I have a problem formulated in terms of hidden markov models. A simplified version is discussed here. I have a system that transitions between two discrete hidden states (states 1, 2). The transition probabilities between these states are known, and are shown in the figure below: Transition probabilities

Moreover, I have two instruments (I1 and I2) independently observing the system, trying to classify the system as being in state 1 or 2 at each time interval. The observations by the instruments are made at discrete time intervals (say, every hour). Instrument I1 is more dependable than I2. However, data from I1 is not available at all time intervals.

The dependability of the instruments is also estimated independently, with values such as

P(S1 | I1=1) = 0.9
P(S2 | I1=1) = 0.1
P(S1 | I1=2) = 0.8
P(S2 | I1=2) = 0.2
..etc, for instrument 2 too...

where P(S1 | I1=1) is the probability that the actual state was '1' given that data from instrument 1 estimated it to be '1'.

Now, I have observations (and estimated states) from both the instruments for a given time period:

Time_period I1   I2 
1            1     1 
2            NA    2 
3            2     2 
4            1     2 
5            1     1 
6            NA    2 
7            NA    2 
8            1     2 
9            1     1

where I1 is the state inferred from the observation of instrument 1 and I2 is the state inferred from the observation of instrument 2, and NA means that the observation was not available. Also, I have initial values of what the states were. Given these and the transition probabilities, I would like to get the posterior probability of the two states. That is, something like this (below):

Time_period  I1   I2   pp_1     pp_2
1            1     1   0.92     0.08
2            NA    2   0.85     0.15
3            2     2   0.20     0.80
4            1     2   0.70     0.30    
5            1     1   0.90     0.10
6            NA    2   0.95     0.05
7            NA    2   0.93     0.07
8            1     2   0.90     0.10
9            1     1   0.95     0.05

where pp_1 is the posterior probability that the actual state was state 1 and pp_2 is the probability that the actual state was state 2.

I know that this post talked about a similar problem. But I am not sure if I can use the msm package, as I have a discrete time situation. I would like to code this in R; which R package is best for this? Can someone please guide me, maybe with a few lines of relevant code?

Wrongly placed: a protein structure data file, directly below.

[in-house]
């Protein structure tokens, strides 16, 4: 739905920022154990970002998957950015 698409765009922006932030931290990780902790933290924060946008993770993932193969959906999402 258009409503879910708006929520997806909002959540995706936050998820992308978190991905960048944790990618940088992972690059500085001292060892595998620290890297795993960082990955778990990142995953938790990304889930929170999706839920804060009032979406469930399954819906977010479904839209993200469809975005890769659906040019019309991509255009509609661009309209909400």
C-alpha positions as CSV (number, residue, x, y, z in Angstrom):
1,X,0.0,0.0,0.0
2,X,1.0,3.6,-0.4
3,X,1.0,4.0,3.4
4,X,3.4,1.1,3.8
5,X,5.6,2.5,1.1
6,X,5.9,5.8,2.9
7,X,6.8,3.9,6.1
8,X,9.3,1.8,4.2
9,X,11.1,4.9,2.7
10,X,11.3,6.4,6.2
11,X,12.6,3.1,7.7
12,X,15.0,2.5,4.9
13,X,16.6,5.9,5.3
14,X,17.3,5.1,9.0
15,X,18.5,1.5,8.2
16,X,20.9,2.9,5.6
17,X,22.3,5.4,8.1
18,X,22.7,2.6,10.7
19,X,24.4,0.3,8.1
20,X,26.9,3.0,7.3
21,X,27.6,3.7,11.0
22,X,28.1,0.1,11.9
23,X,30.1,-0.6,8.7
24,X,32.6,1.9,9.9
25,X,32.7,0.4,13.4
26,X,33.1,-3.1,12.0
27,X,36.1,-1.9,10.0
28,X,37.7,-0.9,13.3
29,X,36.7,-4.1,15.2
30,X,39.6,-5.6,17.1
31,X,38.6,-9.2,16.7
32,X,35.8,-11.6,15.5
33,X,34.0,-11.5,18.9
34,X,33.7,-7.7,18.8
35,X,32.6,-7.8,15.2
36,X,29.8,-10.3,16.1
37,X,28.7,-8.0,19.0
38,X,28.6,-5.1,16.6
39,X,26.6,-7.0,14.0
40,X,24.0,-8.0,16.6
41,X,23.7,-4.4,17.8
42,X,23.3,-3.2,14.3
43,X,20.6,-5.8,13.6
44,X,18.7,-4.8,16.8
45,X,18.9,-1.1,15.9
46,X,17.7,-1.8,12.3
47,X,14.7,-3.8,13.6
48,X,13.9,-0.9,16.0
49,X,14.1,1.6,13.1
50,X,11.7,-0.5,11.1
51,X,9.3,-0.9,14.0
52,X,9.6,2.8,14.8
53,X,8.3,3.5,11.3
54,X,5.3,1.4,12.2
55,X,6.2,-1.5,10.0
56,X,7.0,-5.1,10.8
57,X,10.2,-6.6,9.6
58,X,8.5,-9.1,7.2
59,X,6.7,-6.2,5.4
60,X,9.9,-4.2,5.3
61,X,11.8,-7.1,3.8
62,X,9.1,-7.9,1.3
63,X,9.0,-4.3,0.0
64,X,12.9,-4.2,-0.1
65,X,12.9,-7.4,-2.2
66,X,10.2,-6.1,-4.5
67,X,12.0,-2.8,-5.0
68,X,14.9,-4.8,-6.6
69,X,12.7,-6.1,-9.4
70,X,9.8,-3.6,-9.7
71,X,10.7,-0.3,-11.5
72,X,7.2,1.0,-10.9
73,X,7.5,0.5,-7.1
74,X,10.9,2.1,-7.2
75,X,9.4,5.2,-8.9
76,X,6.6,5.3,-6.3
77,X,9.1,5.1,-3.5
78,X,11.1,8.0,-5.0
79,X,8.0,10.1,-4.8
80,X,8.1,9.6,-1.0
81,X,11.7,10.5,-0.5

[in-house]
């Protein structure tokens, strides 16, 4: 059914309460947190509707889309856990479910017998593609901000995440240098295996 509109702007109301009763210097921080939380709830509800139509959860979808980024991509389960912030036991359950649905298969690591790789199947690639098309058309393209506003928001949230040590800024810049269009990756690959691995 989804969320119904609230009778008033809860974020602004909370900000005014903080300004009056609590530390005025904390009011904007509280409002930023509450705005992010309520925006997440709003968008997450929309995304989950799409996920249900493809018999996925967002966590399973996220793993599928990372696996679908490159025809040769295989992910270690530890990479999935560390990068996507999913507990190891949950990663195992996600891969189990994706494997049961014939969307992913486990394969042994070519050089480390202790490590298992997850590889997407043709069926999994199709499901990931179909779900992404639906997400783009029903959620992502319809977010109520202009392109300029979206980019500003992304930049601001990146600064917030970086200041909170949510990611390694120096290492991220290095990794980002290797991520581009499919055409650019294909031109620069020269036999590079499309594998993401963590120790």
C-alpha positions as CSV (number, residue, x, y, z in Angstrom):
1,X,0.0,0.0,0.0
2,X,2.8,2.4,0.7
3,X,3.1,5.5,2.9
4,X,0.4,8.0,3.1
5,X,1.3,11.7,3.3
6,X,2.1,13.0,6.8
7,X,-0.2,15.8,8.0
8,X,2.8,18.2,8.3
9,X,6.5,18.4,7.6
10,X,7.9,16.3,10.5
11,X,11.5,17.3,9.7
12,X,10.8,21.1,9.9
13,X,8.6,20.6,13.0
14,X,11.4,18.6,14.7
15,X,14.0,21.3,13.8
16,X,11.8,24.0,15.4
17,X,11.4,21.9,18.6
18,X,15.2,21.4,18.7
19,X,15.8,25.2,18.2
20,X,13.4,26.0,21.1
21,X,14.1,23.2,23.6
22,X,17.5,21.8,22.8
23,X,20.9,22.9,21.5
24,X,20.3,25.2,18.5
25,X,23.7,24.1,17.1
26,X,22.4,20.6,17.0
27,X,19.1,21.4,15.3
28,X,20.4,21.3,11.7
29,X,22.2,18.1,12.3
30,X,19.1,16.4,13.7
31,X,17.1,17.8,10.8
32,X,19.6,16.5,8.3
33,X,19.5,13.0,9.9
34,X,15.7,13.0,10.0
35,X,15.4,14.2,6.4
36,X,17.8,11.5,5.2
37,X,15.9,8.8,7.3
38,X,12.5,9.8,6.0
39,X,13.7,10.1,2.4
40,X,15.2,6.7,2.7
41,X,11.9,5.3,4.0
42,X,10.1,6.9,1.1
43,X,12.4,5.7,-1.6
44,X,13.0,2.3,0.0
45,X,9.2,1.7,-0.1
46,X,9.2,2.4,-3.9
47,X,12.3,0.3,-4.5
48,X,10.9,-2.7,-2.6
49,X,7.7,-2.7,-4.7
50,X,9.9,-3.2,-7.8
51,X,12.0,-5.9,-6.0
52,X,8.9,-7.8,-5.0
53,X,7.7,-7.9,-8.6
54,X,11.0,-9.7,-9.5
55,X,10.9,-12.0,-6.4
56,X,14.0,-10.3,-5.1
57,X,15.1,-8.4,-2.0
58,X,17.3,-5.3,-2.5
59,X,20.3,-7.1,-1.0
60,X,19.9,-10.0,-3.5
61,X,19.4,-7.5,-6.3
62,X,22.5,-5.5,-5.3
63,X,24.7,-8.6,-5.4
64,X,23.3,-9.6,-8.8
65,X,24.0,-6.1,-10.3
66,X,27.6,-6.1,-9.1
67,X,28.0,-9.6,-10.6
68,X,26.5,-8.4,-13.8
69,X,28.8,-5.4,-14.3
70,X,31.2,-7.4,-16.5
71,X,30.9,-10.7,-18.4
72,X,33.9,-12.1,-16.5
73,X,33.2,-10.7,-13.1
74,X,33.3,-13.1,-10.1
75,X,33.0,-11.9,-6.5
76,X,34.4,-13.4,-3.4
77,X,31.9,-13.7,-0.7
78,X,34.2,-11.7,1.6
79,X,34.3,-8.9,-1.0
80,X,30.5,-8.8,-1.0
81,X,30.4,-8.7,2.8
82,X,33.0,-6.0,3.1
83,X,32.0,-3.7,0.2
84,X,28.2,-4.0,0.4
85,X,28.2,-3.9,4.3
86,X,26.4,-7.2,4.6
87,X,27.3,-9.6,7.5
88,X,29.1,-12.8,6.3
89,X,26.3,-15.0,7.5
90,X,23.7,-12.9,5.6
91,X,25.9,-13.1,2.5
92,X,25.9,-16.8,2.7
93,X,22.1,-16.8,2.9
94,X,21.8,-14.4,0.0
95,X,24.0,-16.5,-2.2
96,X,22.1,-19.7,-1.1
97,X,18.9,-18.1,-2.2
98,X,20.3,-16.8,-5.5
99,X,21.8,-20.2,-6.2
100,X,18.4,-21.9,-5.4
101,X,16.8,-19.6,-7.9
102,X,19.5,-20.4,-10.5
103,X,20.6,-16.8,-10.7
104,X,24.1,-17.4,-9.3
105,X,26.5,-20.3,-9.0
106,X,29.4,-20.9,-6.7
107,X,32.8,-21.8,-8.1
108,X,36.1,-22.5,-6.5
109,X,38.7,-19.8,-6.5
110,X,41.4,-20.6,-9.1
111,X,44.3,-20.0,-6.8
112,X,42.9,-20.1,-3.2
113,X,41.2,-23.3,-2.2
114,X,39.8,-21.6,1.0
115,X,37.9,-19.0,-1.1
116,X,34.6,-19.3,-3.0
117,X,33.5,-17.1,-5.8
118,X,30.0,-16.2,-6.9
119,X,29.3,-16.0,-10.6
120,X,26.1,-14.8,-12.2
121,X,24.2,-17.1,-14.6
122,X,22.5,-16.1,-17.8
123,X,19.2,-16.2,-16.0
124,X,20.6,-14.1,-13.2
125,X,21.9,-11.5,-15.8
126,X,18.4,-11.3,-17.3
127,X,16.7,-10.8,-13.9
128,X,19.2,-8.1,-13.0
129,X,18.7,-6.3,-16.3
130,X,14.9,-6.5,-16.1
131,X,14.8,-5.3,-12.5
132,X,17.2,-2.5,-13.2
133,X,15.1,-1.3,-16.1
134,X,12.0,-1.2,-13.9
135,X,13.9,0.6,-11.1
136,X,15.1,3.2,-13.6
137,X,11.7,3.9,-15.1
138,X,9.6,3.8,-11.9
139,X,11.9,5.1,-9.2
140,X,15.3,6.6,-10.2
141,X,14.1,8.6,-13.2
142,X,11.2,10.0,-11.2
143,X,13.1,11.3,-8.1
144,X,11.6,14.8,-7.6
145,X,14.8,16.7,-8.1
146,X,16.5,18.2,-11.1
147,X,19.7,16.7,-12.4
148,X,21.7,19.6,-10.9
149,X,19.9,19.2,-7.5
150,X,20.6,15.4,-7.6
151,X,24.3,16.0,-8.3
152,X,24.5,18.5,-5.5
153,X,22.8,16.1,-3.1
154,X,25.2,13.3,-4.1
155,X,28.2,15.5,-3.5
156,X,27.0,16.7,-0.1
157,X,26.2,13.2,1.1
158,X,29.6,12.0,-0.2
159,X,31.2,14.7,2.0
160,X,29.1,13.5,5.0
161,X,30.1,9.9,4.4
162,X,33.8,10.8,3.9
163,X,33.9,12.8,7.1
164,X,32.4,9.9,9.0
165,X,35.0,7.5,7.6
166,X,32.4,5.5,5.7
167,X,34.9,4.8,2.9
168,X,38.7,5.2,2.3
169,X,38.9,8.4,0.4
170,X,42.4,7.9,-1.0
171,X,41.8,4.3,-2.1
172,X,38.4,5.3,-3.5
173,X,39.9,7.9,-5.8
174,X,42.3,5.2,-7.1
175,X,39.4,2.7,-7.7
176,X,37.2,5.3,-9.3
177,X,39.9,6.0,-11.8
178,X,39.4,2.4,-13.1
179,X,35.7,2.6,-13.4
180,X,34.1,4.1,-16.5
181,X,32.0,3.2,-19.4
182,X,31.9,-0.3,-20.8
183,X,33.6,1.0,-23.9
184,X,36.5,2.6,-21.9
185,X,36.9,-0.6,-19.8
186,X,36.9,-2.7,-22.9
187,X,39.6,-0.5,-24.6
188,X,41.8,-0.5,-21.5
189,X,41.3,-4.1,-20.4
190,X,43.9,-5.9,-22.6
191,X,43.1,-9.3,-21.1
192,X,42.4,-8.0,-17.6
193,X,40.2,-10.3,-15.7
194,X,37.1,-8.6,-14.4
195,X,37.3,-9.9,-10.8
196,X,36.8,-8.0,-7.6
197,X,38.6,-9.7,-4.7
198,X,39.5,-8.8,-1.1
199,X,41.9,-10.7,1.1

2 Answers 2


I think I have an answer to this at this point. The first step is to assign probabilistic values for each state at each time step, given just the observations. For example, for the first time step, both I1 and I2 had estimated the state as '1'. Now, given what we know about the accuracy of these instruments, what is the probability that the state was actually '1'? This is the problem of combining multiple pieces of evidence. For a good example, see here: (see formula (5) for the final formula). For the time periods when an instrument output is missing, we use the probability estimated from just one instrument.

Thus, we calculate this kind of table by combining the evidence from both the sensors. So, we may have something like:

Time_period I1   I2      (prior) probability of state 1    (prior) probability of state 2
1            1     1         0.88                               0.12
2            NA    2         0.20                               0.80
3            2     2         0.07                               0.93
4            1     2        ...etc...
5            1     1 
6            NA    2 
7            NA    2 
8            1     2 
9            1     1

NOTE! The probability numbers shown in the above table are just illustrations, and NOT actual calculations!

Again, if BOTH instrument outputs are missing for some time step, we can use a 'best guess' estimate (say, probabilities of 0.5 for both state1 & state2).

The second part (and again, I am not sure of this part!) is that you use a method known as 'HMM smoothing', as described in 'Machine Learning: A Probablistic Perspective' by Kevin Murphy (2012).

In that textbook, chapter 17 is 'Markov and hidden markov models'. In 17.4.1, the 'smoothing' problem is explained. The problem I have described maps well into such a smoothing problem. In 17.4.3, the forwards-backwards algorithm is presented as a way to solve the smoothing problem.

Hope this helps someone!


To use msm, you would have to assume an underlying continuous-time model, and find transition intensities in continuous time which are equivalent to the transition probabilities of 0.7 and 0.9 in discrete time. This may or may not be possible. The intensity matrix Q is the matrix logarithm of the probability matrix P - I don't have experience with matrix logs, but I think there's a risk they would have multiple/nonexistent solutions. So I'd advise you find software which fits the discrete time model that you want. Afraid I haven't used any of the R packages for discrete time HMMs so can't advise any further.


Your Answer

By clicking “Post Your Answer”, you agree to our terms of service and acknowledge you have read our privacy policy.

Not the answer you're looking for? Browse other questions tagged or ask your own question.